The Center on Education Policy estimated that 16 percent of all schools and 24 percent of all school districts did not make AYP for 2004-05. It said about 3 percent of schools were experiencing NCLB's most radical sanctions.

The center called its study the most comprehensive ever conducted on NCLB's impact. The report illustrated what some researchers have called "dueling test results."

The center said 78 percent of districts reported an increase in achievement from 2004 to 2005, that 35 states reported gains in reading during that period and that 36 states reported gains in math. It said most states and districts reported that achievement gaps between races and economic groups had narrowed or remained the same.

"Our case studies revealed a more mixed and complex view of achievement than our surveys, with trends fluctuating by year or varying by grade to the point that it is difficult to say whether achievement is rising or falling," the center said. Similarly, case studies showed that achievement gap trends were less clear-cut than schools and districts reported in surveys.

Adding to the uncertainty, National Assessment of Educational Progress, based on tests given to a representative sampling of students, showed flat reading scores and little gain in math from 2002 to 2005. The Education Trust and U.S. Education Department said longer-term NAEP assessments give a clearer picture of NCLB's impact.

"More progress was made by 9-year-olds in reading in the last five years than in the previous 28 years combined," the department says on its Web site at www.ed.gov. "Achievement gaps in reading and math between white and African American 9-year-olds and between white and Hispanic 9-year-olds are at an all-time low."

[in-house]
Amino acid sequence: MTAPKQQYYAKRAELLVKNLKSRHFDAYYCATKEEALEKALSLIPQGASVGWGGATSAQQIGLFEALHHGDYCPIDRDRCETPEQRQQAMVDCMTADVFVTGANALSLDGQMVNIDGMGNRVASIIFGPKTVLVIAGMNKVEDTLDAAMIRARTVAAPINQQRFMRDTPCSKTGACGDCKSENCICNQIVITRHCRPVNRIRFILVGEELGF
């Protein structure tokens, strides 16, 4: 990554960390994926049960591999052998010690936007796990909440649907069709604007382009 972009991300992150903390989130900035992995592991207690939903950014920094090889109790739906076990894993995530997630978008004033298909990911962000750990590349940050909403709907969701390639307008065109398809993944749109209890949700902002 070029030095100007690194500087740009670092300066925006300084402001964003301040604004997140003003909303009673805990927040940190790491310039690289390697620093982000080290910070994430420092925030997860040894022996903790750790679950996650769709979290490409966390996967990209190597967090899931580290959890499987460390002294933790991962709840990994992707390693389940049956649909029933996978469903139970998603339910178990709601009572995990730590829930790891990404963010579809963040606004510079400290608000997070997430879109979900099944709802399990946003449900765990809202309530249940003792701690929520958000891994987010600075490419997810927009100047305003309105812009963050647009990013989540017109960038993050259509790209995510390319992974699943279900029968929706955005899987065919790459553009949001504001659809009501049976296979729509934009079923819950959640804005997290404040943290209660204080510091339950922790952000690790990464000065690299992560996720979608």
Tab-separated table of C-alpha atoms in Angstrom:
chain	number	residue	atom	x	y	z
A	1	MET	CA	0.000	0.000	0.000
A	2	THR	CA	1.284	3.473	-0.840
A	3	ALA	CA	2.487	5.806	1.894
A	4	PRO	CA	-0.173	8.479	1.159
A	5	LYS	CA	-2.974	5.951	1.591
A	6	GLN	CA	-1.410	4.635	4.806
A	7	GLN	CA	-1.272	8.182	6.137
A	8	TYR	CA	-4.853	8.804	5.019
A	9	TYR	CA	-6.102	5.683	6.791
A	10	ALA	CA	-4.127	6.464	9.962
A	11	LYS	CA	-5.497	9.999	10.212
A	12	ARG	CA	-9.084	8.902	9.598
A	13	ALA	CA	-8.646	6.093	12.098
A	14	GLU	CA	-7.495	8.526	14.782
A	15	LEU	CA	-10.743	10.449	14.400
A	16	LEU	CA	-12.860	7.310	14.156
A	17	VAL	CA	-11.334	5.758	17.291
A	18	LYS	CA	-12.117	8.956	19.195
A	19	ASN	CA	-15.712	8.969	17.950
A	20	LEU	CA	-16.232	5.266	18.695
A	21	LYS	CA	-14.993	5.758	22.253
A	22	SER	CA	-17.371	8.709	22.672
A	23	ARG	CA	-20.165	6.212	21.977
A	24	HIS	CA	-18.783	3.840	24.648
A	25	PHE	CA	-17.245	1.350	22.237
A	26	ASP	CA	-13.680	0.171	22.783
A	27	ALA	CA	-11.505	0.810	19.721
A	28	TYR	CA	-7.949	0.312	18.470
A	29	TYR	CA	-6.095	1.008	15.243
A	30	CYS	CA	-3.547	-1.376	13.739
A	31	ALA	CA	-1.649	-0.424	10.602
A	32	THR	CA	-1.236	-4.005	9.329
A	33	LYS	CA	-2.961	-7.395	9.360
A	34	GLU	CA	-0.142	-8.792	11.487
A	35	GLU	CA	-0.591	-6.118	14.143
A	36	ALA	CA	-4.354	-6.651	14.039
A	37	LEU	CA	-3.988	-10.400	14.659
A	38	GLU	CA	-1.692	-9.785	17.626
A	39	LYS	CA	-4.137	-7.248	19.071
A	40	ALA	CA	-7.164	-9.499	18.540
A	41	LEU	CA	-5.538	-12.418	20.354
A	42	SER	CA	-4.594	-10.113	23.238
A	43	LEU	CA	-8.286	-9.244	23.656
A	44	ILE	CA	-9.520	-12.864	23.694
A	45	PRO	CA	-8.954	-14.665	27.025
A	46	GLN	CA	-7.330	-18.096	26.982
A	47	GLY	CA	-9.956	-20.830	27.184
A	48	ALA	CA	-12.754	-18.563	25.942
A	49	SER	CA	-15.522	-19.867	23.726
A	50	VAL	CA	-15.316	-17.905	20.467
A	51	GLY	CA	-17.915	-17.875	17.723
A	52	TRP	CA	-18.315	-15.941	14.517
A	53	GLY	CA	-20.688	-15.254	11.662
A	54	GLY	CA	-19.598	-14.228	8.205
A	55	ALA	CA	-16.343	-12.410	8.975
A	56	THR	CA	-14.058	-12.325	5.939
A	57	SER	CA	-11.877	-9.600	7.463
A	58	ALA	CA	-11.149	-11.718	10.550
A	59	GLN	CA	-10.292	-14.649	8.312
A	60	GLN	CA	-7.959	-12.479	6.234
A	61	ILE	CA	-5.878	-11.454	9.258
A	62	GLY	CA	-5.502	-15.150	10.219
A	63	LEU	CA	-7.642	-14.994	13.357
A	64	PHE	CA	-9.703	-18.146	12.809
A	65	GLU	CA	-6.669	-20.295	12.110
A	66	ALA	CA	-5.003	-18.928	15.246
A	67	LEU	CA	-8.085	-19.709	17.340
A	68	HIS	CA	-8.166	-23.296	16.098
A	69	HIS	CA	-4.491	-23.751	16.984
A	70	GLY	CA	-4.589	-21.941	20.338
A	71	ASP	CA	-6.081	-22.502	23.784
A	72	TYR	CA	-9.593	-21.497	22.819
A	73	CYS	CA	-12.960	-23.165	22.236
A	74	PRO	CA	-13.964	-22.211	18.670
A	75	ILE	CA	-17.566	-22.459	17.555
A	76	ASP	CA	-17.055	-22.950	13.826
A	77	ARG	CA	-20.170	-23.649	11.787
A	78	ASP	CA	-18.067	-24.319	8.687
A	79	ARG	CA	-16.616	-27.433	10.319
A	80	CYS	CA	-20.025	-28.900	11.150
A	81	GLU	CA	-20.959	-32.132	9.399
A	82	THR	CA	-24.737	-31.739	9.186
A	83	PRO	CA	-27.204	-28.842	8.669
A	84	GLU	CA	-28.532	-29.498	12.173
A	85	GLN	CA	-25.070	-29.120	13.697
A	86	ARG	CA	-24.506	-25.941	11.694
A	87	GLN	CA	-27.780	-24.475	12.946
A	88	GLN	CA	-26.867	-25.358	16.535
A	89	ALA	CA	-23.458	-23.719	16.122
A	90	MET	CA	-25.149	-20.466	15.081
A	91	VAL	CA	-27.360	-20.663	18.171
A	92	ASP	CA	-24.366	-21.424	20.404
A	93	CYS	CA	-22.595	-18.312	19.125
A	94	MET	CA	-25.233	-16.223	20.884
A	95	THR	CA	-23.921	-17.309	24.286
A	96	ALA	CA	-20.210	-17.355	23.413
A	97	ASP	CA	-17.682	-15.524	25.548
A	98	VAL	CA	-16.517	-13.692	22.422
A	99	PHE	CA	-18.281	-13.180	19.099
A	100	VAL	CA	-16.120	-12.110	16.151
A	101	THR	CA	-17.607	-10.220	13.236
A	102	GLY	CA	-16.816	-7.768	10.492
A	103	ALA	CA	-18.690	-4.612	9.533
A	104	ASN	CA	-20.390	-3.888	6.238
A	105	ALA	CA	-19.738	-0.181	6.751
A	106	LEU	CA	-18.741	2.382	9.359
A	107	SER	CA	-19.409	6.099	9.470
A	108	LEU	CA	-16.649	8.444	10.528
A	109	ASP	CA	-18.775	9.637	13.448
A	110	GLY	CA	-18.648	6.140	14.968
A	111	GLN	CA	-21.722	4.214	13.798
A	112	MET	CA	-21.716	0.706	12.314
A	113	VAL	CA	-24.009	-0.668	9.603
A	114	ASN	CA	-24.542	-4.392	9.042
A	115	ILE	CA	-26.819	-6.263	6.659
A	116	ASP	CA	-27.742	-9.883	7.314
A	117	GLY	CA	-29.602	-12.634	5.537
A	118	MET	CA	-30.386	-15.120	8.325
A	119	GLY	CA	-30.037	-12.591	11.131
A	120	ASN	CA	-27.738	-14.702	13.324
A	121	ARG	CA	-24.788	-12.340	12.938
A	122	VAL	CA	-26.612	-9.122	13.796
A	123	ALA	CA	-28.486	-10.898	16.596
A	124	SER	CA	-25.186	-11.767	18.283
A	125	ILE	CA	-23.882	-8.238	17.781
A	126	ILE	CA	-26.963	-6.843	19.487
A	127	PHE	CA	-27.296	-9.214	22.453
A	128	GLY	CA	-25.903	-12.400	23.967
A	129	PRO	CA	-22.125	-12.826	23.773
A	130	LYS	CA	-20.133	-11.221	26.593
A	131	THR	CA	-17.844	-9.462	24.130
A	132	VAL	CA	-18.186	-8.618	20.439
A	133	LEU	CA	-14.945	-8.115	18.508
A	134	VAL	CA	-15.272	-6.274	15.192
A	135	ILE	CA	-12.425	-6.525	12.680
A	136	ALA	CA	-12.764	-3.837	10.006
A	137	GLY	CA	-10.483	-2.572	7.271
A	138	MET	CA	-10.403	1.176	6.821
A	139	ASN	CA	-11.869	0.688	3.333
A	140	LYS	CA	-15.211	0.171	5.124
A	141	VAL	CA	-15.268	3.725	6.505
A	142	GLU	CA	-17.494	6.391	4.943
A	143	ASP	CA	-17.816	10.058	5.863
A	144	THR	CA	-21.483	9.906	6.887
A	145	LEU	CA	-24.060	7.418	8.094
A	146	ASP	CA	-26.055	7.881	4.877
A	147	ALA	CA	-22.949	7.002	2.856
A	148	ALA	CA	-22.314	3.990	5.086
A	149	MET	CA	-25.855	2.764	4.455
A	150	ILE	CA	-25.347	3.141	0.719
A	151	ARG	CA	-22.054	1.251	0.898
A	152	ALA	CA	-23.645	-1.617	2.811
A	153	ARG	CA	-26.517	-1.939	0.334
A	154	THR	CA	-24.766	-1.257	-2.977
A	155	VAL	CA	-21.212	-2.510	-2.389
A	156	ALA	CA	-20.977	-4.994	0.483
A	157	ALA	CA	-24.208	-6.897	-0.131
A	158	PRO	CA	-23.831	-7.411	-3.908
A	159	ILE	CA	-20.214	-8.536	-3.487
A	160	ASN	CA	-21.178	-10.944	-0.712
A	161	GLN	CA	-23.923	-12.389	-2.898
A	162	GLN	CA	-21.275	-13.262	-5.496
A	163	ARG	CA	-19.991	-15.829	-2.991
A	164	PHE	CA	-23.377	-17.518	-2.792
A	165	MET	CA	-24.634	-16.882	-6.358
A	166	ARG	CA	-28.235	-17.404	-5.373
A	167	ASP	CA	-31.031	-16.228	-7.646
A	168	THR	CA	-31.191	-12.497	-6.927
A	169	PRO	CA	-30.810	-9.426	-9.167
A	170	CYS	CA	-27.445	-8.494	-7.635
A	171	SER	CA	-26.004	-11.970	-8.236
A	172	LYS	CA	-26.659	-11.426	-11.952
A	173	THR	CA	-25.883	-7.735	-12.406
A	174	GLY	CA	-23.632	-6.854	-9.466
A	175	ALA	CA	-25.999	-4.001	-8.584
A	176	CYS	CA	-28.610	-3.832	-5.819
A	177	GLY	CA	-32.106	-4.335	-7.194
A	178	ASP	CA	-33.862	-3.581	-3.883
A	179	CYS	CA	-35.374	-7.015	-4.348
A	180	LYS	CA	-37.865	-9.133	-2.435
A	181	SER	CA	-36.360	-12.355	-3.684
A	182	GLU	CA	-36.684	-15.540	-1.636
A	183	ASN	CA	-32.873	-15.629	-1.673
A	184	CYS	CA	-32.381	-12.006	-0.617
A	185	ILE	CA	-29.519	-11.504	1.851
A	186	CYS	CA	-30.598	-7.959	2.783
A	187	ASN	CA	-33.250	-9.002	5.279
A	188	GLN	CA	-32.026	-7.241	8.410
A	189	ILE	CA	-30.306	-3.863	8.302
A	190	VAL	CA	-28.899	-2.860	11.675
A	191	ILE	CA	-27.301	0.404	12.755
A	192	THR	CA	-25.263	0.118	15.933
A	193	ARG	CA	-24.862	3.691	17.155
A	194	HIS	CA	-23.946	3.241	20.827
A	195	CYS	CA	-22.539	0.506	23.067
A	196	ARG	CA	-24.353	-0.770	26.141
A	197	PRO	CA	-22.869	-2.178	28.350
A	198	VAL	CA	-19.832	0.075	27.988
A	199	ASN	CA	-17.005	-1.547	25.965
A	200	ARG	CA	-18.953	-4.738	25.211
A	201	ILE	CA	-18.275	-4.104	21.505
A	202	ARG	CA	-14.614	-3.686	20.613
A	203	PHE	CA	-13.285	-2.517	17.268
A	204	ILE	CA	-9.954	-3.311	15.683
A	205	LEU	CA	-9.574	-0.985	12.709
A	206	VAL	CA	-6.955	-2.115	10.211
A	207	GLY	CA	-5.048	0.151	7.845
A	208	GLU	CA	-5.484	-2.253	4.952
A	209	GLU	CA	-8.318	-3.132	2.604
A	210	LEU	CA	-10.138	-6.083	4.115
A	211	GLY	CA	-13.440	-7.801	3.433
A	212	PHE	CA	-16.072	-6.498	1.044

Among other changes, the Center on Education Policy recommended that the federal government provide more money to implement the law and send the message that subjects besides reading and math remain important.

Others have suggested that the country move to a longitudinal analysis of test scores; that is, measure the proficiency of a class from one year to the next and drop the traditional approach of comparing one year's third-grade scores against third-grade scores of the preceding year. Proponents say the change would yield a better picture of whether more students are becoming proficient.

Ms. Clautti, of Northside Urban Pathways, said she supports NCLB because it re-energized the education system. "People were too complacent."

(Joe Smydo can be reached at jsmydo@post-gazette.com

— Joe Smydo
Pittsburgh Post-Gazette